'Ziggy'shamelessly sniffs at the evidenceEach morning, I do a little dance. While I wish it were a dance of joy, celebrating another day of being alive, the dance more closely resembles a high school production of West Side Story or the fight scene from Beat It. For someone looking in from the outside, it would appear that I'm doing some weird choreographed dance-fight with an invisible opponent. And what's that weapon in my hand? Is that? Could it be? Yes, it's a lint roller.

My adversary is a large, limber, affectionate, and very hairy cat. To protect the guilty, we'll call him "Ziggy". Before I leave every morning, especially when I'm wearing black or navy pants, "Ziggy" circles my ankles, making sure they're evenly and thoroughly coated with his cast-offs before I leave the house. Thus the wielding of the lint roller at home, despite keeping back-ups in my car and office.

Knitting with Dog HairSome folks who are craftier than I have developed uses for this seemingly inexhaustible natural domestic resource. For example, we have a book called Knitting with Dog Hair. It covers the cleaning, carding, and spinning of animal hair to make wearable clothing. There are also many sites that can help you with this, either for making bags from cat fur (with video!) or clothing with dog fur. There's even an article about how to craft with or otherwise recycle dog, cat and human hair. If you're just not that crafty, there are artisans who will spin the fur into yarn for you, or assemble the fur into scarves or dreamcatchers.

While "Ziggy" is a handsome cat with a lovely ocelot-type coat, I think his fur looks better on him than it does on me or my clothes. So what I would really like to know is if there's a mad scientist in the house who's invented hair-proof clothing, counter-tops, or moisturizer. Meanwhile, I'll keep fight-dancing with "Ziggy" in the mornings, only to lose each and every time.

Tuesday, July 07, 2009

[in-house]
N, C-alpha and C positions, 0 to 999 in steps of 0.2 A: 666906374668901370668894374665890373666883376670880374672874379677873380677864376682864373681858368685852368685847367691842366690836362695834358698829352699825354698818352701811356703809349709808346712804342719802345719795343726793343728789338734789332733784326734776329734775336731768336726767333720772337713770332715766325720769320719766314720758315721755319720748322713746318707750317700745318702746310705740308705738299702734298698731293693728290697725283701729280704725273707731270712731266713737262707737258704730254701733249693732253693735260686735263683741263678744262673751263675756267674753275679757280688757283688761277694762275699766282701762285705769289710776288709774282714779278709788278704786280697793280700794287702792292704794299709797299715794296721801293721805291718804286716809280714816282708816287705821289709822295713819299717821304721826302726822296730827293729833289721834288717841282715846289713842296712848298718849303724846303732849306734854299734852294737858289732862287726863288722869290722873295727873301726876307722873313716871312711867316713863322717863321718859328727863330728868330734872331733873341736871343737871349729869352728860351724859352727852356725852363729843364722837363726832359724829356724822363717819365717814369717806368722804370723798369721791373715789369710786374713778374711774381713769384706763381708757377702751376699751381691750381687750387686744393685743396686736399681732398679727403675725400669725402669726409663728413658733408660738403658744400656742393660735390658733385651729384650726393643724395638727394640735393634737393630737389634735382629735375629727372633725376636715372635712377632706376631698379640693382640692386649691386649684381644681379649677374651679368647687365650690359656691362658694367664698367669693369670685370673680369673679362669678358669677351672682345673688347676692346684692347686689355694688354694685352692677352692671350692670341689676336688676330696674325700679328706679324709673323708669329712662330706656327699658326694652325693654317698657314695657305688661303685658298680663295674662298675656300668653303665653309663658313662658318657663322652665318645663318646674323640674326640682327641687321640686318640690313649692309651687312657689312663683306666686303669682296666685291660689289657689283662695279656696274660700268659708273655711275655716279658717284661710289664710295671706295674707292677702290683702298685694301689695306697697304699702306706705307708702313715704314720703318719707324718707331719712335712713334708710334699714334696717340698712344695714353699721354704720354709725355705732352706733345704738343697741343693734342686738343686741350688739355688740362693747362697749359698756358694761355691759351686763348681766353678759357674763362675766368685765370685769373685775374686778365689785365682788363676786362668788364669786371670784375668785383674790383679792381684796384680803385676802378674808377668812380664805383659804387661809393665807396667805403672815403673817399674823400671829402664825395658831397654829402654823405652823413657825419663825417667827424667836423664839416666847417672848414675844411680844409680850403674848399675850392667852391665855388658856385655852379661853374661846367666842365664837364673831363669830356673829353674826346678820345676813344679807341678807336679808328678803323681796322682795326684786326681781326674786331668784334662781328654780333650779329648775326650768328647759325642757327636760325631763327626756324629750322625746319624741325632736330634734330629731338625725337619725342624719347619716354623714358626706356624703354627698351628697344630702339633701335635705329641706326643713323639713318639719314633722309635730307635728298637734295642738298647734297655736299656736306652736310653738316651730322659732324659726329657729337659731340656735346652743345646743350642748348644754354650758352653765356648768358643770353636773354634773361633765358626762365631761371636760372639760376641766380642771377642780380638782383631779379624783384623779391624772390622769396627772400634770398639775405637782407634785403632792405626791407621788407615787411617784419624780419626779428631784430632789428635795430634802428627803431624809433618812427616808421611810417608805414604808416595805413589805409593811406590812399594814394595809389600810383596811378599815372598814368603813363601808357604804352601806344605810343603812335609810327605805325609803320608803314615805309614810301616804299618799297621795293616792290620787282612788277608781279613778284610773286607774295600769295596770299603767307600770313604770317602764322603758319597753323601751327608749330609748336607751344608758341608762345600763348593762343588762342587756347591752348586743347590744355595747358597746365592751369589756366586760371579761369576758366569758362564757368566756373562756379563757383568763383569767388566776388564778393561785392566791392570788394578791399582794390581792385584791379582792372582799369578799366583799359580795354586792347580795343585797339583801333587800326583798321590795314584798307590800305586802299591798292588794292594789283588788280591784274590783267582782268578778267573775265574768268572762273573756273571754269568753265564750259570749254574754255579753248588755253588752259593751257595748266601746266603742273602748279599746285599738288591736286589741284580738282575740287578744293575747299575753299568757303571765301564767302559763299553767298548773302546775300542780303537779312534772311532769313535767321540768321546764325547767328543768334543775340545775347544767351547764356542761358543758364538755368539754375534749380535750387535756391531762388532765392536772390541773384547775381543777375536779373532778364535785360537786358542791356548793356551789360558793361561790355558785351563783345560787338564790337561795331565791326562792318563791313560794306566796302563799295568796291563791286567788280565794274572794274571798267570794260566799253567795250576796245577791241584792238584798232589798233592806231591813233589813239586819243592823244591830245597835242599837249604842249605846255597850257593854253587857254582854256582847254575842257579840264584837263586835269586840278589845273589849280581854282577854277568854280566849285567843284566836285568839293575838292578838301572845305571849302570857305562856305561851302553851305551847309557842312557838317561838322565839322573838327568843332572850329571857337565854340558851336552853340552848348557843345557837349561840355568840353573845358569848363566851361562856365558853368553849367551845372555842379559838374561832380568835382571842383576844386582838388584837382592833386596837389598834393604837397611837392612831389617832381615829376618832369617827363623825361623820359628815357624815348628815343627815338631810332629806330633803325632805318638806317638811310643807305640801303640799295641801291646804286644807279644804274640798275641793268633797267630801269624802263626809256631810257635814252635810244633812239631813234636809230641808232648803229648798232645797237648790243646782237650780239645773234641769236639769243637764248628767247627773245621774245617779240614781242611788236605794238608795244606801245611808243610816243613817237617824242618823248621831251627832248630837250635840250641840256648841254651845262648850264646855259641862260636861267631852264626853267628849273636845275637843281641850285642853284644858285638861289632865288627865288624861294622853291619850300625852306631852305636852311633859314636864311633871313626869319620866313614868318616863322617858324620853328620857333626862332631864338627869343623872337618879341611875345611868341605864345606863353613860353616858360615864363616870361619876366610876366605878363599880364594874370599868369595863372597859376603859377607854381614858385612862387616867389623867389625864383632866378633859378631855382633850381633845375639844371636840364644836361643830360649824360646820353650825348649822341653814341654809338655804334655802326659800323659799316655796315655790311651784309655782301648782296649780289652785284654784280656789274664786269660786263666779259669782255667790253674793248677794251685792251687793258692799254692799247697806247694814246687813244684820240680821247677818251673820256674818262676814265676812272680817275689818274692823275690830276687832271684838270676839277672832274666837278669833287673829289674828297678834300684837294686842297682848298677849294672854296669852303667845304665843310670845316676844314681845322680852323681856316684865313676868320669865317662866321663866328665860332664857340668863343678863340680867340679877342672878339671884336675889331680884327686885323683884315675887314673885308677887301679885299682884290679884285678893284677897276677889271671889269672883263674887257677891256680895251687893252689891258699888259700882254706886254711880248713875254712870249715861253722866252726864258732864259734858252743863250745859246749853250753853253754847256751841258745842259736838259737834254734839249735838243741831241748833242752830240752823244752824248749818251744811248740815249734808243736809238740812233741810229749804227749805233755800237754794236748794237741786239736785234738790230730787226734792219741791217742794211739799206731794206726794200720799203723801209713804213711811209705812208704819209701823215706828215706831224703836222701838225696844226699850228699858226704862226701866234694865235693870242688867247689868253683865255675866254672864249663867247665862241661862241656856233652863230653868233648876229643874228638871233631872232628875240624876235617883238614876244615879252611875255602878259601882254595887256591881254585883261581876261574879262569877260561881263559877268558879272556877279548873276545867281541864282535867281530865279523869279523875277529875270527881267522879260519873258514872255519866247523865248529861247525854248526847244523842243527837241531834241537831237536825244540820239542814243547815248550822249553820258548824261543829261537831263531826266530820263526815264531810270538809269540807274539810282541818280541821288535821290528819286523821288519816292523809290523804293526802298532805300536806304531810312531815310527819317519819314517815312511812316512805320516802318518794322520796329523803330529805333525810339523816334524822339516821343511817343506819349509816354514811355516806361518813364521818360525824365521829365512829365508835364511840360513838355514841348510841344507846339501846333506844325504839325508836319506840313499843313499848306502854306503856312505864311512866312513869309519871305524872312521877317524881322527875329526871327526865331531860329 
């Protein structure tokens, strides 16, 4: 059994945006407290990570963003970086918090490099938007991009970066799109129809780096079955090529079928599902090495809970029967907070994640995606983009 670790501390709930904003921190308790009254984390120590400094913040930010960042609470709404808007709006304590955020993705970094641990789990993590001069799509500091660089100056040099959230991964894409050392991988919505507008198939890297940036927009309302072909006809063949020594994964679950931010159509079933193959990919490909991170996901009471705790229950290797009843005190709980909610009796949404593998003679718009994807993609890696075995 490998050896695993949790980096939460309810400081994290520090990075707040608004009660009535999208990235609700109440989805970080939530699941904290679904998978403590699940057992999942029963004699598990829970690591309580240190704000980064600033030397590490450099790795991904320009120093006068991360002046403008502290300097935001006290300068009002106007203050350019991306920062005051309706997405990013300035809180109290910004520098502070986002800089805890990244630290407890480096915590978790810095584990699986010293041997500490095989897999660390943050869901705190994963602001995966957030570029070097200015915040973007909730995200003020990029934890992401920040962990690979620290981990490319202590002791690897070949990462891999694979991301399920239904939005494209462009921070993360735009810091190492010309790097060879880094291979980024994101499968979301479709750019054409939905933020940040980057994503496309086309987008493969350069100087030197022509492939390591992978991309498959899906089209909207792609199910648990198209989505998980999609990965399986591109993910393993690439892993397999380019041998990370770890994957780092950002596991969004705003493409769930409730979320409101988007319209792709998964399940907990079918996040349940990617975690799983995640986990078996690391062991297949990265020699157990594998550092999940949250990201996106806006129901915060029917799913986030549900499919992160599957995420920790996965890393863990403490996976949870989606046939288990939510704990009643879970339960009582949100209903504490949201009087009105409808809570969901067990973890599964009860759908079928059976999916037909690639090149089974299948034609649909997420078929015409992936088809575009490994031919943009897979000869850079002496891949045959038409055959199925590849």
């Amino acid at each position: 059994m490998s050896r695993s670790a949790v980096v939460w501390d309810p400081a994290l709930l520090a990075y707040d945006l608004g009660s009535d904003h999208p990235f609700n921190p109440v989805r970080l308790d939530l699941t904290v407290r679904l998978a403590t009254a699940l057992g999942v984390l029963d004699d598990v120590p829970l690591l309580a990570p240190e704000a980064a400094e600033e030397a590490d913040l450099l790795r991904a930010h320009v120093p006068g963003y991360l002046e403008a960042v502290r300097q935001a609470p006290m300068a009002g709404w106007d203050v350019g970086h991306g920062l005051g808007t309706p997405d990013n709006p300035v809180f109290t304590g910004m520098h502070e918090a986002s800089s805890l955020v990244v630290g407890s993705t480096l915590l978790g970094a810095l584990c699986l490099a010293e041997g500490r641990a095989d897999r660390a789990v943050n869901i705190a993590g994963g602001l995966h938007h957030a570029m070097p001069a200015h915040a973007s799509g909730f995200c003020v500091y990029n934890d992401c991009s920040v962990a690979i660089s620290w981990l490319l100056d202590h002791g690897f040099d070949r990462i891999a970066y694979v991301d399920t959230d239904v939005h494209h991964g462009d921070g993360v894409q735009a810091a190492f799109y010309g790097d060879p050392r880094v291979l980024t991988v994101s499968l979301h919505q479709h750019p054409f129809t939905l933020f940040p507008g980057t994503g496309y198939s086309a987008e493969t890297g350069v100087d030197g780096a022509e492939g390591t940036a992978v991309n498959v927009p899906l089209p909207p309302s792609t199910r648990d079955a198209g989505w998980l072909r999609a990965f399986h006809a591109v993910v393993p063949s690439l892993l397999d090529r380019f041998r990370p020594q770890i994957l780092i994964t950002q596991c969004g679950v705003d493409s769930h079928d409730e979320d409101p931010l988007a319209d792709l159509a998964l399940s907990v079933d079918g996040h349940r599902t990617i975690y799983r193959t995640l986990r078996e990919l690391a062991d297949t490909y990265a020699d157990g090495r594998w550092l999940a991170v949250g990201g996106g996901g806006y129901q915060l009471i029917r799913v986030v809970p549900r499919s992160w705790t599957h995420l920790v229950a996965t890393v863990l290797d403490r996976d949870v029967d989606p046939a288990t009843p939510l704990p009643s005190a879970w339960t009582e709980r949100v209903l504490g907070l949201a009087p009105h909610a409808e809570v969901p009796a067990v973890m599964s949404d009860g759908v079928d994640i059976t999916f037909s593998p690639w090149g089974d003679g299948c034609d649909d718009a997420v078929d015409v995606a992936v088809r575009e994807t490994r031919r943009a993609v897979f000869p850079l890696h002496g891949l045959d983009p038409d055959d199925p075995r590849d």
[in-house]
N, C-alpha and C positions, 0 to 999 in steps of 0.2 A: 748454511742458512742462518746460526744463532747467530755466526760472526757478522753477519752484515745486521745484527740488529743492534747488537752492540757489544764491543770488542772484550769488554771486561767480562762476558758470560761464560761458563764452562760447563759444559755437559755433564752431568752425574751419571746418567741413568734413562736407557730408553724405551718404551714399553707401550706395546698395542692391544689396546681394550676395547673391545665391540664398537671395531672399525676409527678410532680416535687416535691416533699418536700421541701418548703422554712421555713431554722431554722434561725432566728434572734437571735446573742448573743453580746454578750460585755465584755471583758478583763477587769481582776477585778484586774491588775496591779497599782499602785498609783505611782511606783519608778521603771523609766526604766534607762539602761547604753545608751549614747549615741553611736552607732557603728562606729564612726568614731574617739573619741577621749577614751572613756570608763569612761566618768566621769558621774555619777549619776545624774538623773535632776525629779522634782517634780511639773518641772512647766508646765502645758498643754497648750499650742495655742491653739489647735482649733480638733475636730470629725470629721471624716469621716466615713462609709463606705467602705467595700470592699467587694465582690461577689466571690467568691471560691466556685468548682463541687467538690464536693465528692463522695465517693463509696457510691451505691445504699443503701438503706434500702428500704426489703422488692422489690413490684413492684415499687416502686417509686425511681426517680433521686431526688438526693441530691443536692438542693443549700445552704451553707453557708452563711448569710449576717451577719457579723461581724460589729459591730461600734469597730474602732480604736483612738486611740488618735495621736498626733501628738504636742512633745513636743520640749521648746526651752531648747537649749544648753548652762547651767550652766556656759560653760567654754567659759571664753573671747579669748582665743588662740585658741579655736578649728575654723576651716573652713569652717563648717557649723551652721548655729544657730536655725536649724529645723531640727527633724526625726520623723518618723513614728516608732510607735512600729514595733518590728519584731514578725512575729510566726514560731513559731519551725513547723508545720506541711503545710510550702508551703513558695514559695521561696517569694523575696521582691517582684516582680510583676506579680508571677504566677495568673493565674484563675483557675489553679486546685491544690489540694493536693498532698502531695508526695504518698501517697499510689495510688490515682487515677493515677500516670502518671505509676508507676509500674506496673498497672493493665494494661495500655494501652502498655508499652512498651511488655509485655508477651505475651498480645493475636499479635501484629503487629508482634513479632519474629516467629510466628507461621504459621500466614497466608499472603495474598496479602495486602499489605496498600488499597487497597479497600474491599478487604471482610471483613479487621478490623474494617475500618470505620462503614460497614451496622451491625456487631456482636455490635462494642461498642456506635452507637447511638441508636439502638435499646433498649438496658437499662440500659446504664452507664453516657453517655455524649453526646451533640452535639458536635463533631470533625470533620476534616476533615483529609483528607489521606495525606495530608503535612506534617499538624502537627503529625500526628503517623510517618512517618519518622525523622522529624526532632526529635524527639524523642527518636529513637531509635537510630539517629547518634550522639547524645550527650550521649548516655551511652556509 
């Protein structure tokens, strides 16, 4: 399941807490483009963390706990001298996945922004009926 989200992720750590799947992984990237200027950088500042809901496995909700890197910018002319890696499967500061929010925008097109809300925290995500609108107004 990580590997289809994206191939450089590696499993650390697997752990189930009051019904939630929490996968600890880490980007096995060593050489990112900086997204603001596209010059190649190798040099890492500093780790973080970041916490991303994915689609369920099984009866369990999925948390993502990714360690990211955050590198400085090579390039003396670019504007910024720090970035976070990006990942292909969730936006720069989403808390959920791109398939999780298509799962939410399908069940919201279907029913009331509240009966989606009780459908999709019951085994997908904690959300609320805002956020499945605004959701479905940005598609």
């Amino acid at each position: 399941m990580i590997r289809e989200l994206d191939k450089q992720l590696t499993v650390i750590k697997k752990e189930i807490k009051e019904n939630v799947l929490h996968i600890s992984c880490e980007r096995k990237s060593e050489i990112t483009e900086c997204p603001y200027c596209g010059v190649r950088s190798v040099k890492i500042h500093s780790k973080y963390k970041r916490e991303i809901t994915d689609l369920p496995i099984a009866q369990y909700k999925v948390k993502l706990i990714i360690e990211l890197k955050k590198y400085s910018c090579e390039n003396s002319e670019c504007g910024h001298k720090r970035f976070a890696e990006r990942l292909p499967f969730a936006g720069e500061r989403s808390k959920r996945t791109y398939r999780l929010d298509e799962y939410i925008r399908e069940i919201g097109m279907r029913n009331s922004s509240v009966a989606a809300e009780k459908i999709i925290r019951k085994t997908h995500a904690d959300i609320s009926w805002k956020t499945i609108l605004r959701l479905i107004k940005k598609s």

A Blog We Love

Every library staffer in every library in the world knows the pain of coming across a dangerously or hilariously out-of-date book in the stacks. The Awful Library Books blog chooses a different book each day, still on a library shelf somewhere, and illustrates why the specific book should be taken out of circulation.

Dee SniderRecent examples include:

And, there are many more every day with outdated health, business, and career information. While I wish I could say that the Santa Fe Public Library is devoid of all outdated materials, the honest truth is that new information is produced so quickly that some books are out-of-date the minute they hit the shelves.

We regularly go through our collection of almost 400,000 items to identify books that are in bad condition or have old information. If you come across such a book, please let us know. You can also recommend something more current through our catalog or by filling out a blue card at any reference desk.

In the meantime, I'm off to see if any area libraries still have a copy of Bert Bacharach's Book for Men (1953). Hilarious!

Monday, July 06, 2009

Space Madness

MoonThere's a lot of space stuff afoot lately, some of it close to home. Spaceport America had its groundbreaking in the middle of June. If you haven't been paying attention, that's the launchpad for us civilians to see the stars close-up. Well, sort of close. For a cool $200K you can go up 62 miles into space. Close enough to kiss the man on the moon? Probably not, but if I had that much money laying around I'd give it a shot. Perhaps a lottery system for hard-working librarians?